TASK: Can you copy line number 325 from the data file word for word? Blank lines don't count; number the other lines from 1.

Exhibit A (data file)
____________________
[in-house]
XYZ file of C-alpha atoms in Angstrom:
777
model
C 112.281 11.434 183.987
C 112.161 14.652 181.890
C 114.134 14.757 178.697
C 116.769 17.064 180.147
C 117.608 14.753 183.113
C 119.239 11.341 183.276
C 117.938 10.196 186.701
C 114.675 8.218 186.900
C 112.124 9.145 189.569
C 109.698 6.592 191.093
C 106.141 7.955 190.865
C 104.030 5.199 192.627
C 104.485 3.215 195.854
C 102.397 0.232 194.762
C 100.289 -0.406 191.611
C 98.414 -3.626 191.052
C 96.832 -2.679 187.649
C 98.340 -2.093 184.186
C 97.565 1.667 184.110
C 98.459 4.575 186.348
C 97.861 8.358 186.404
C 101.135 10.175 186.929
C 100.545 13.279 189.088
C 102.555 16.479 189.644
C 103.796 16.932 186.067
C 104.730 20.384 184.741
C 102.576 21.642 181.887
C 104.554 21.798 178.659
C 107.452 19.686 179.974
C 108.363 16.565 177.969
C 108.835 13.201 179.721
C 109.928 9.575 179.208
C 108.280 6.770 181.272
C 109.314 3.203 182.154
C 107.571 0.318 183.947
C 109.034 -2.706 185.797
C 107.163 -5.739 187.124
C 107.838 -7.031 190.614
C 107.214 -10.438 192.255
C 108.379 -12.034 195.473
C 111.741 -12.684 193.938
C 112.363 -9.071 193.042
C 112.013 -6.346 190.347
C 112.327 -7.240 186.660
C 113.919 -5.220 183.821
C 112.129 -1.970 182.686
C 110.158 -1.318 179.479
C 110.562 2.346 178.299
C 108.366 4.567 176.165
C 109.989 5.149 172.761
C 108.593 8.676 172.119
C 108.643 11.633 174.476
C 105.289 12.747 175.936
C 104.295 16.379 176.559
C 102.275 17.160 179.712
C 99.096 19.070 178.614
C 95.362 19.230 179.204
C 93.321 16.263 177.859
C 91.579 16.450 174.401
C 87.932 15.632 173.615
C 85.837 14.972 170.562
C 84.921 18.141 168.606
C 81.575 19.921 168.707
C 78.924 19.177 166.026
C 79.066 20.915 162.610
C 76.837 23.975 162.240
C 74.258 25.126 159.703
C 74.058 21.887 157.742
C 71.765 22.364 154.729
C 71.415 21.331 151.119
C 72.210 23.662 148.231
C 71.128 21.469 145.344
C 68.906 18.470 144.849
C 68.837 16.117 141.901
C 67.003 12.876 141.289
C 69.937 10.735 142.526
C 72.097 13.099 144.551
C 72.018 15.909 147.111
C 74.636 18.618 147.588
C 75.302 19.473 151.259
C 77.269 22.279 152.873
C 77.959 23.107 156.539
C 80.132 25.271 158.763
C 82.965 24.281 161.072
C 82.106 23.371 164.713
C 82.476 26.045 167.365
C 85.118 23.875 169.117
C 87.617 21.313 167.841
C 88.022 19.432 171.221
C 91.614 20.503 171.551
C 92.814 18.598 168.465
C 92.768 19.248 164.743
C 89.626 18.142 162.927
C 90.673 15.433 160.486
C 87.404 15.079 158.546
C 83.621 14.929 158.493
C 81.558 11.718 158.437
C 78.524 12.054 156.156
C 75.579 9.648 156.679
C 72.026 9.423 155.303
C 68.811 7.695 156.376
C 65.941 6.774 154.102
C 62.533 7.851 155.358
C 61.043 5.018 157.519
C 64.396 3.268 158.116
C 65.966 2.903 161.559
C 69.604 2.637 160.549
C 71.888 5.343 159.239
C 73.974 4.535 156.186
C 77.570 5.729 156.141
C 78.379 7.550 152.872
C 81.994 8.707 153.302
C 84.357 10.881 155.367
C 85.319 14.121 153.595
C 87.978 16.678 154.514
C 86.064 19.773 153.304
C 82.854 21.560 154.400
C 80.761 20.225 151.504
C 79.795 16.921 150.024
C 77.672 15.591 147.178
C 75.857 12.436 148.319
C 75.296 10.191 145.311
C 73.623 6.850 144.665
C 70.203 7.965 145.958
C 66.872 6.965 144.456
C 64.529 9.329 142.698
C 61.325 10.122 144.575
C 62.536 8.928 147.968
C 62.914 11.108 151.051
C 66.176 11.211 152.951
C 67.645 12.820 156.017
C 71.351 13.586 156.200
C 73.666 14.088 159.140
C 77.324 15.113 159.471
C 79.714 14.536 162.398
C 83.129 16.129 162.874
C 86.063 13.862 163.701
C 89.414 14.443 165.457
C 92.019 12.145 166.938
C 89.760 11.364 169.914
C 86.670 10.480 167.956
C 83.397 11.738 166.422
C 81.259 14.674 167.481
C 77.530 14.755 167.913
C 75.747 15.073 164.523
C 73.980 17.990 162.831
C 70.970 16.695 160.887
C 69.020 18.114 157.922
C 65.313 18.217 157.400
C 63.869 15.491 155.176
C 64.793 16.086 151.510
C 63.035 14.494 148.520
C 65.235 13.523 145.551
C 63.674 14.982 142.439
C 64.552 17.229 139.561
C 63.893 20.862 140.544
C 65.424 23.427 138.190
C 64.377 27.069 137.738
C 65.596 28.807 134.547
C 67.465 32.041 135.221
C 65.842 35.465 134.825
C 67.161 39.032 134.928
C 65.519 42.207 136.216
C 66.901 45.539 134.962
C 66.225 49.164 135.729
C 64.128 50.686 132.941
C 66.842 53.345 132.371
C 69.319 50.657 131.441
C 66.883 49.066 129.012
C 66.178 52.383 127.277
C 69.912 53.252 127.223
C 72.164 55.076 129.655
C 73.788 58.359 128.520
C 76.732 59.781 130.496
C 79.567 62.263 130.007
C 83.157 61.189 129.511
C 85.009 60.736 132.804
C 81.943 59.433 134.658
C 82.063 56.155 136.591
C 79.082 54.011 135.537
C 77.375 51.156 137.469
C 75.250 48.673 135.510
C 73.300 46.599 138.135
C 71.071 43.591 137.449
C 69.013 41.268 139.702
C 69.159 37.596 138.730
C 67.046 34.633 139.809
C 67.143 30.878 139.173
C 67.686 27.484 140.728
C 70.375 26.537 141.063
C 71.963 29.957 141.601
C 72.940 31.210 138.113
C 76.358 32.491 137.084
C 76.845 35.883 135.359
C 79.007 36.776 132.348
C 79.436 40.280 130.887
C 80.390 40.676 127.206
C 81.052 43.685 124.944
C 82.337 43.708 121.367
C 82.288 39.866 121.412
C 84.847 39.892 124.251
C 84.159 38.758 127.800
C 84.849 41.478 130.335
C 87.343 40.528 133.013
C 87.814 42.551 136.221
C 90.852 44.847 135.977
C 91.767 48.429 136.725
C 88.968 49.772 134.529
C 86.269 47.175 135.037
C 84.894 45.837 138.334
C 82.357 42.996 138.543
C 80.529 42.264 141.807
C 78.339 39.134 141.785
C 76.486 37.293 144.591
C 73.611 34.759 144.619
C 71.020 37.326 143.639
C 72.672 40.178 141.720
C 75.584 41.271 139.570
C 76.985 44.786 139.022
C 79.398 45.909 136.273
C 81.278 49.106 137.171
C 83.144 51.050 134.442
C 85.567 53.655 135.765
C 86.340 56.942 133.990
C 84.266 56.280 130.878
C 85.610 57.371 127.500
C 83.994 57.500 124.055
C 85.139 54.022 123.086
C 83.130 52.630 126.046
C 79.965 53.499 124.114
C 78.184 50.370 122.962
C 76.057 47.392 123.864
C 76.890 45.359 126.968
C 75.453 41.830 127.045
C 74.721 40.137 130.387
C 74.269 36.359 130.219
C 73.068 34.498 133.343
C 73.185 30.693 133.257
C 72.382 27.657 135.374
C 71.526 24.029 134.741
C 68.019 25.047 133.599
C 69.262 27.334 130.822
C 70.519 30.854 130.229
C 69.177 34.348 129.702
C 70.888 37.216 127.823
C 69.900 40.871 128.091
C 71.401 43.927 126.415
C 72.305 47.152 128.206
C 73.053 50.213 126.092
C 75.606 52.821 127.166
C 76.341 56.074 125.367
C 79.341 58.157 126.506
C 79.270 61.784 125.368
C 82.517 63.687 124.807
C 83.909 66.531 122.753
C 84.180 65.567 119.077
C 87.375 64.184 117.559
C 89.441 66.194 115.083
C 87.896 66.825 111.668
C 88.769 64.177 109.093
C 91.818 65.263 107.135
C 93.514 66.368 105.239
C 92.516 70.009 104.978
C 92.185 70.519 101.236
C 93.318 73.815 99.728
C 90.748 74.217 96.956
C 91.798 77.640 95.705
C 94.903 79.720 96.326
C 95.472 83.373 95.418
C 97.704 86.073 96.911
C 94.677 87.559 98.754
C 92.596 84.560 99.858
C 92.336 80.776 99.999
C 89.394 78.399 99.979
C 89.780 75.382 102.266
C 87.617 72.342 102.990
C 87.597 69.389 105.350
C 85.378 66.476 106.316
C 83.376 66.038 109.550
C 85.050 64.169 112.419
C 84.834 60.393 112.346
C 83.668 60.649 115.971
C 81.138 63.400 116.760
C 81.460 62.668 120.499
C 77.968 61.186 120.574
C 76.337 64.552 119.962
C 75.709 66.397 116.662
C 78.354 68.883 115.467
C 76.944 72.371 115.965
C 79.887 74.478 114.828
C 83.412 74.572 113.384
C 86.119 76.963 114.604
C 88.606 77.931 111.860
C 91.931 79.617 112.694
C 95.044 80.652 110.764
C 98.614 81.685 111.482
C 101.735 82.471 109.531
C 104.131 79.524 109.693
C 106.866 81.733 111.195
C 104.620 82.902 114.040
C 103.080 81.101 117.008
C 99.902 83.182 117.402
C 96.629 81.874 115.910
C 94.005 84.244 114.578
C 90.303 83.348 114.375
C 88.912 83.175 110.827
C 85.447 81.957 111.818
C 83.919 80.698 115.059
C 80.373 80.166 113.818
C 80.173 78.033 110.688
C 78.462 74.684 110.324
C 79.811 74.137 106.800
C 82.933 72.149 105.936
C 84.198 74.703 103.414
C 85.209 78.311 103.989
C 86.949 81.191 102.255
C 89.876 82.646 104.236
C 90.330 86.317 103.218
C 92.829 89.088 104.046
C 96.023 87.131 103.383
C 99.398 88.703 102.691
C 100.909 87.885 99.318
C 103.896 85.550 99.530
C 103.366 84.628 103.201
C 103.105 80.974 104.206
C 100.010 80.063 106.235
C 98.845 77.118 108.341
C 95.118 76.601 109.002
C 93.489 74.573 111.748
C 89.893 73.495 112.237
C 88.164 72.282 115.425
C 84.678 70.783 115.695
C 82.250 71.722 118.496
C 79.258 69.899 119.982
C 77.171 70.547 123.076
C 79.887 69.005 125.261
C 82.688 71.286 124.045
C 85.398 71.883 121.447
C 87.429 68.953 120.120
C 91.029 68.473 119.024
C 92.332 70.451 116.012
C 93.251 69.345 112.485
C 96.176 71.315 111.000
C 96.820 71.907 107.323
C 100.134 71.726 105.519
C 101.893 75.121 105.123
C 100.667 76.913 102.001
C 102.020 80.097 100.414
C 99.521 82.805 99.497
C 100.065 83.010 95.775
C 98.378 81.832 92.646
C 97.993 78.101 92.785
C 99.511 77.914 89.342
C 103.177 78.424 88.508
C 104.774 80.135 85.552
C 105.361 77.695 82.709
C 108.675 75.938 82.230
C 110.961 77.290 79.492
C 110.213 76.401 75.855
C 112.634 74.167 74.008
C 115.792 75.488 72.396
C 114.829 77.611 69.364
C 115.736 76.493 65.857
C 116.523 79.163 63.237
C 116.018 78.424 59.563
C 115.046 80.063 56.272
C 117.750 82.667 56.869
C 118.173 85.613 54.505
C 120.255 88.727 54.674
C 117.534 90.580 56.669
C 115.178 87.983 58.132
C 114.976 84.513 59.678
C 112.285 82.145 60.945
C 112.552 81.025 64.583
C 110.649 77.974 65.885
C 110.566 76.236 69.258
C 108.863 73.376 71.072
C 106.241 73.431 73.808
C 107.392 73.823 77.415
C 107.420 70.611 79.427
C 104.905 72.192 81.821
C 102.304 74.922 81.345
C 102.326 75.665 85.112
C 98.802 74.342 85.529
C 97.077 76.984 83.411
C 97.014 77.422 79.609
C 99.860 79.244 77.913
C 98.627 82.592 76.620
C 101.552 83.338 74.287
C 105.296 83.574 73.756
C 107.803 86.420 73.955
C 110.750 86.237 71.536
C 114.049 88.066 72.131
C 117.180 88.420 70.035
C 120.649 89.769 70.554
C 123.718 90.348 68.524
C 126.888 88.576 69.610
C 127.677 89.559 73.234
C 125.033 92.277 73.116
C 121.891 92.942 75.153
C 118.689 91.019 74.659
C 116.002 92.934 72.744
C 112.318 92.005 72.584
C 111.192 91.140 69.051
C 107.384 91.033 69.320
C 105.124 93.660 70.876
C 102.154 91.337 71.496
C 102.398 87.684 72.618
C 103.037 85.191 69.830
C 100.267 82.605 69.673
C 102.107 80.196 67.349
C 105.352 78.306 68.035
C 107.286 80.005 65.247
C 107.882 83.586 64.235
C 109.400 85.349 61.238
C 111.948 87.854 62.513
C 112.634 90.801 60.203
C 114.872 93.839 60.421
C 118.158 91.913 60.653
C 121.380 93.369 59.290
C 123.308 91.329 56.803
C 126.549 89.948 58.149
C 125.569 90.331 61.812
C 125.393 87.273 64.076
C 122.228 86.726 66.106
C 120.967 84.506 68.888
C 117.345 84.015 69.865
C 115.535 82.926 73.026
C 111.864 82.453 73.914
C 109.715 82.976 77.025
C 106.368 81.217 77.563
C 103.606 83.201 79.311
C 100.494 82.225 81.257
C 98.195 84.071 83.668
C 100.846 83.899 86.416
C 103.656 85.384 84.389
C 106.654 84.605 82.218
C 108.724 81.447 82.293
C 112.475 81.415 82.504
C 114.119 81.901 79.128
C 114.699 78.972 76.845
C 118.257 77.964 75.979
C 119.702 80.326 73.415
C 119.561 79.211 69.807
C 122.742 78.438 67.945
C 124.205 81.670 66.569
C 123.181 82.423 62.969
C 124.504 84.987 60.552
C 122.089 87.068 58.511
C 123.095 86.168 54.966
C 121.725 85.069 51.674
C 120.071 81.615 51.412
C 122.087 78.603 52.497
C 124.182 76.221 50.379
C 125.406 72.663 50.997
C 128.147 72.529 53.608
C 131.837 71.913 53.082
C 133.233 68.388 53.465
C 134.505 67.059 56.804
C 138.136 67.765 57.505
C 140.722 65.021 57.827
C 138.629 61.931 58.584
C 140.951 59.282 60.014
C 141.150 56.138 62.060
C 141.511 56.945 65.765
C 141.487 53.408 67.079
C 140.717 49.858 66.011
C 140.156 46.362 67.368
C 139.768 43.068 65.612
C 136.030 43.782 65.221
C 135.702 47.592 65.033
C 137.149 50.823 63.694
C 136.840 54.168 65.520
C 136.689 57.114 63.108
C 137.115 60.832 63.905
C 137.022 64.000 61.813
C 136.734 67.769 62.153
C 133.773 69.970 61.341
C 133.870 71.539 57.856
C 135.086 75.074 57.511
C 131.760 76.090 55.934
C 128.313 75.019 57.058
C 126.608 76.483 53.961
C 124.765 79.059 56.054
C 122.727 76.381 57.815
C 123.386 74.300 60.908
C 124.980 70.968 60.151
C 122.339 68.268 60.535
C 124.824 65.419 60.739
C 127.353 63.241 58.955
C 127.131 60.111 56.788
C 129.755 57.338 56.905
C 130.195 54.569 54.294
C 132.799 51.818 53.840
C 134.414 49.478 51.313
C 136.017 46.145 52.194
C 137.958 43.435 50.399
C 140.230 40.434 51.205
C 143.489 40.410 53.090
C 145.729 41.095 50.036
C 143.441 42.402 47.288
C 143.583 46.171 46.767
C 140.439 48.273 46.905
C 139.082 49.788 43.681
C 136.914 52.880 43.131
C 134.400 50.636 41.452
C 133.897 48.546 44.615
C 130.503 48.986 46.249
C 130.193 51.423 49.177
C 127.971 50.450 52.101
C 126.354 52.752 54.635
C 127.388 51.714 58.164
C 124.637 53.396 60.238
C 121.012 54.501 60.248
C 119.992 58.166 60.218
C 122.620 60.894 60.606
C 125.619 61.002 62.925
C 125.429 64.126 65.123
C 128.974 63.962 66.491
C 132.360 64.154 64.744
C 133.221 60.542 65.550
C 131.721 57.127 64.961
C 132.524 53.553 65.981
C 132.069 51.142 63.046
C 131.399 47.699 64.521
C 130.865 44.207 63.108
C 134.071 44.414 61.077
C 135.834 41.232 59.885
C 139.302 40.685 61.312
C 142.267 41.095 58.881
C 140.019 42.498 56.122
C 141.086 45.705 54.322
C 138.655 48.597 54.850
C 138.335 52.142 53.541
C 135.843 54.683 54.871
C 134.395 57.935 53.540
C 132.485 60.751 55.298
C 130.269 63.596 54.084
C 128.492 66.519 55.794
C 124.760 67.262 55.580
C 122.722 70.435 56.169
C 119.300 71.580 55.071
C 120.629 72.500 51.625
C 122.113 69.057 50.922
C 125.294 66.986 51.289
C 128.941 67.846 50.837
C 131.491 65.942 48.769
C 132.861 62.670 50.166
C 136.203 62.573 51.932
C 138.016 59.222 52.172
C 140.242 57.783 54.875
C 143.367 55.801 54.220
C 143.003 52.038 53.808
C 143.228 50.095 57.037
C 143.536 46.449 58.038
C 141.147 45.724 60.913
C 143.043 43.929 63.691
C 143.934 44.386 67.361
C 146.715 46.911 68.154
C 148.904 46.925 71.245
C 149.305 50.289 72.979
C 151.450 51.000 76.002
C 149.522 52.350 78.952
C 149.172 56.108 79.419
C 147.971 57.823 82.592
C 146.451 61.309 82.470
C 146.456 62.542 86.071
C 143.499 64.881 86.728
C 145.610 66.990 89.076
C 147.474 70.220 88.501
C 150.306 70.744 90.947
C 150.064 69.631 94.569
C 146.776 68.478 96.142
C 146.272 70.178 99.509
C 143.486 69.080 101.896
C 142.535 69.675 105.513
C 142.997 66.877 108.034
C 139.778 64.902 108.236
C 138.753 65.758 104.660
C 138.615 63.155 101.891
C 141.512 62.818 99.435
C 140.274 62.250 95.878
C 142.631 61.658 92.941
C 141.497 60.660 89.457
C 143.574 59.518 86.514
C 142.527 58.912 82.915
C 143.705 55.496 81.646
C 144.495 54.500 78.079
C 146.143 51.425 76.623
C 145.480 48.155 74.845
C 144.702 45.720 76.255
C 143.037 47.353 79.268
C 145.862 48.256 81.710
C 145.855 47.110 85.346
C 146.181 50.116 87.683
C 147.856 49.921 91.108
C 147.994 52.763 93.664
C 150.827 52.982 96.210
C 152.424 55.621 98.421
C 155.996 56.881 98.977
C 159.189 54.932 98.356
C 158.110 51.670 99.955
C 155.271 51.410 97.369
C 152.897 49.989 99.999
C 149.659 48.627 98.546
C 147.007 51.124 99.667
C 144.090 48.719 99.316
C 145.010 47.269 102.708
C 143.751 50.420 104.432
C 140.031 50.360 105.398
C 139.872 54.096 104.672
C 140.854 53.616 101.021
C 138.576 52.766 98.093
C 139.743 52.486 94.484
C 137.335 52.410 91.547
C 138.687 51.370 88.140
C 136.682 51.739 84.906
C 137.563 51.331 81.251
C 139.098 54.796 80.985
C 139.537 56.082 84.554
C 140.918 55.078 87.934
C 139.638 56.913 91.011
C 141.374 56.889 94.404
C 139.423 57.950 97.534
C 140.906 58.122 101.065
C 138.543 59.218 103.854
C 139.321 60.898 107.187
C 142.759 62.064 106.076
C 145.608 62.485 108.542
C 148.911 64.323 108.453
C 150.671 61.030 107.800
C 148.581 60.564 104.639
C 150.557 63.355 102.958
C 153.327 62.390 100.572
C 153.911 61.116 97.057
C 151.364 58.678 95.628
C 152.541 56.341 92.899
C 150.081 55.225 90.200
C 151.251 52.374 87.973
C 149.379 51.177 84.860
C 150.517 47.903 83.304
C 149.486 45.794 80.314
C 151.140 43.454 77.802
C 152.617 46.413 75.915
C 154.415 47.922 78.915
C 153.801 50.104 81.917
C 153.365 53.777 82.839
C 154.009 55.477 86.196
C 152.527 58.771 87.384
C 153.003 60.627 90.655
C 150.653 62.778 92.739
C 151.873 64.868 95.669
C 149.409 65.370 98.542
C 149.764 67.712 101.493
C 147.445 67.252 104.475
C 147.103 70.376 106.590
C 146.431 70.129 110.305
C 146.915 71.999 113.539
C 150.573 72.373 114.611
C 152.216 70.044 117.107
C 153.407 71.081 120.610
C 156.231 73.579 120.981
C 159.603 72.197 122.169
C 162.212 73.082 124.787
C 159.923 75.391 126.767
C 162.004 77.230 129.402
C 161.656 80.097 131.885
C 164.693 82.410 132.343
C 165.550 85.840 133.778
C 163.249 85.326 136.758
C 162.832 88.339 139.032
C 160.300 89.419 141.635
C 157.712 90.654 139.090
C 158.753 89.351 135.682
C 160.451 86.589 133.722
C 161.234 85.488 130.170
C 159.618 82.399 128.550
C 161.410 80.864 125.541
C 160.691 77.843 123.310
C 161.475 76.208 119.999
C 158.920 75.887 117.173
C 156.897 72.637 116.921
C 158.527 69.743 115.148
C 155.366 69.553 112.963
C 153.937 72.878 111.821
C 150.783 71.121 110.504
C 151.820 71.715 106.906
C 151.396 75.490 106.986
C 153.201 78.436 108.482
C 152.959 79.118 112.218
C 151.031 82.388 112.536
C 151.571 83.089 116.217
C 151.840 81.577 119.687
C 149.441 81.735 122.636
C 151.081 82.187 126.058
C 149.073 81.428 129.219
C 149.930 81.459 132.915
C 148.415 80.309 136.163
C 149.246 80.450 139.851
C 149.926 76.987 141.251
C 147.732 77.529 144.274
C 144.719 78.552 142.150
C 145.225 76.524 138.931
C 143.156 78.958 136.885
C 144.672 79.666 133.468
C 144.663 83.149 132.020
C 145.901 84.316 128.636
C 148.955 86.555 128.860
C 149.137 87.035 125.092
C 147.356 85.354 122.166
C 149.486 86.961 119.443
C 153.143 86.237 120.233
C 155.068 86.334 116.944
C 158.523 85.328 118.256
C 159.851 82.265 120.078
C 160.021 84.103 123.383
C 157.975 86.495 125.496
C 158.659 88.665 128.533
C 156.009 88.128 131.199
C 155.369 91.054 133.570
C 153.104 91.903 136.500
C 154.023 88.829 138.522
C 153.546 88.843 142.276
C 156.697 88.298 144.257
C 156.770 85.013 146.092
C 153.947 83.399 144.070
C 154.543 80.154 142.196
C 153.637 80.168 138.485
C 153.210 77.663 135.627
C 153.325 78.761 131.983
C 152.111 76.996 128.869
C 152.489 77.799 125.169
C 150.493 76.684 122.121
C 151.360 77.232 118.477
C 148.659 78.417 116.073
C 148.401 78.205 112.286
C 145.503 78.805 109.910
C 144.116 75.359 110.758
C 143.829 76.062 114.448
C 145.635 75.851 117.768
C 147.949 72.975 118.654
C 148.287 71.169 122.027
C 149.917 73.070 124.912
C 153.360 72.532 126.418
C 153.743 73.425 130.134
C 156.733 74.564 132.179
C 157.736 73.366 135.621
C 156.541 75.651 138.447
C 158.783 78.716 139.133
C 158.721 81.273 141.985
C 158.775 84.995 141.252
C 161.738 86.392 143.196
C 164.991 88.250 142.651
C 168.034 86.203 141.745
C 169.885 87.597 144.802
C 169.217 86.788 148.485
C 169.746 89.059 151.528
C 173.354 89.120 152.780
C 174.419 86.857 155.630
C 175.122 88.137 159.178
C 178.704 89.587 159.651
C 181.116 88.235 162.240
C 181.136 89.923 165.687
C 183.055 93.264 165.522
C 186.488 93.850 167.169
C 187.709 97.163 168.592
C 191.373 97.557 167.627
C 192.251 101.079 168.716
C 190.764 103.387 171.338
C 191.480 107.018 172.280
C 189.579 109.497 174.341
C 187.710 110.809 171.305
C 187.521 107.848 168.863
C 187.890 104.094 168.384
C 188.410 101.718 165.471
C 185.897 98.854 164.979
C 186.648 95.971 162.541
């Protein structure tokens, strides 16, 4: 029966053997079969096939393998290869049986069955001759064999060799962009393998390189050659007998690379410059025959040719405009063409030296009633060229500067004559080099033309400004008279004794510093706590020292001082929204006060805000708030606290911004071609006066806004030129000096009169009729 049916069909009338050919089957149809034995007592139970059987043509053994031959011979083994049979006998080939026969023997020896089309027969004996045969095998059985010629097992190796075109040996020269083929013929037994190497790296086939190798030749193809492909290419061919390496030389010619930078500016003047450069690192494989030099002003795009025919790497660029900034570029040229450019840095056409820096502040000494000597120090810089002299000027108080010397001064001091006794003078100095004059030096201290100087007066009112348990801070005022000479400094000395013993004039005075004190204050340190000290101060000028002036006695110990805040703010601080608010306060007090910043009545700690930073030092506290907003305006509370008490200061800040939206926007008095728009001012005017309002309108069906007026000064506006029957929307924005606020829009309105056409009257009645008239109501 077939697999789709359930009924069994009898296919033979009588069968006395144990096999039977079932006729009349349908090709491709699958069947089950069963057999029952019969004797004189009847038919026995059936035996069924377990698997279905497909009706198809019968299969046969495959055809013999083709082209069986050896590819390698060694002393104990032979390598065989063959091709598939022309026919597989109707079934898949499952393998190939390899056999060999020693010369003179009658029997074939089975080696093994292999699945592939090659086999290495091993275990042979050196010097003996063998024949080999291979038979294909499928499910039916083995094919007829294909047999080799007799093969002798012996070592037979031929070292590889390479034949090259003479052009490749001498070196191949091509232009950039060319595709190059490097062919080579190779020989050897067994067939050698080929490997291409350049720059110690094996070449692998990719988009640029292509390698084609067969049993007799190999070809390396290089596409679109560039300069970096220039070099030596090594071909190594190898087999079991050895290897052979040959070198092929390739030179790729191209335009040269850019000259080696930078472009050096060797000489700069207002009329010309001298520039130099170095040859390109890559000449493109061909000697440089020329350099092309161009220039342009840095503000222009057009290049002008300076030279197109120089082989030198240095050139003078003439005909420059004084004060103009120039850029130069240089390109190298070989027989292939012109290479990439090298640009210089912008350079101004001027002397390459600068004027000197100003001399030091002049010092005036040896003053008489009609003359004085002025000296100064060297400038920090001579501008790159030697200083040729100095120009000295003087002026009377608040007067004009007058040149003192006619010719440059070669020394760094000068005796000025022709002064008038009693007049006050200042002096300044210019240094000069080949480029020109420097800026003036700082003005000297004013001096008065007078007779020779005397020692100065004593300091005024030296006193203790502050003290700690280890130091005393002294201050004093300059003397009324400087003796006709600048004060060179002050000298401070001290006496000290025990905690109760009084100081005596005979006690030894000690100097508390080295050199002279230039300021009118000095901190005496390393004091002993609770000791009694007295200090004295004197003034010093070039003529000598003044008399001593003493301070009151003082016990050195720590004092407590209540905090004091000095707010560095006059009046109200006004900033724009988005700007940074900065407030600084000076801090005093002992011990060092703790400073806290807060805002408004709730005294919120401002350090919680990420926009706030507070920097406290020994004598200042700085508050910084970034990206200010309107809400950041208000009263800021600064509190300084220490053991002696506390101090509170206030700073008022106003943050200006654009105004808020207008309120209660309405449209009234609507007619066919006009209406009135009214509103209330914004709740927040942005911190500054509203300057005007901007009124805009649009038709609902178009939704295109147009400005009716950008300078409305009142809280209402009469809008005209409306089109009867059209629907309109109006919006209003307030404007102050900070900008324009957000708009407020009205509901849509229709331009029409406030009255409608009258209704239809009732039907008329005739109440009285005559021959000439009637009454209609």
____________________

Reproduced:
C 99.398 88.703 102.691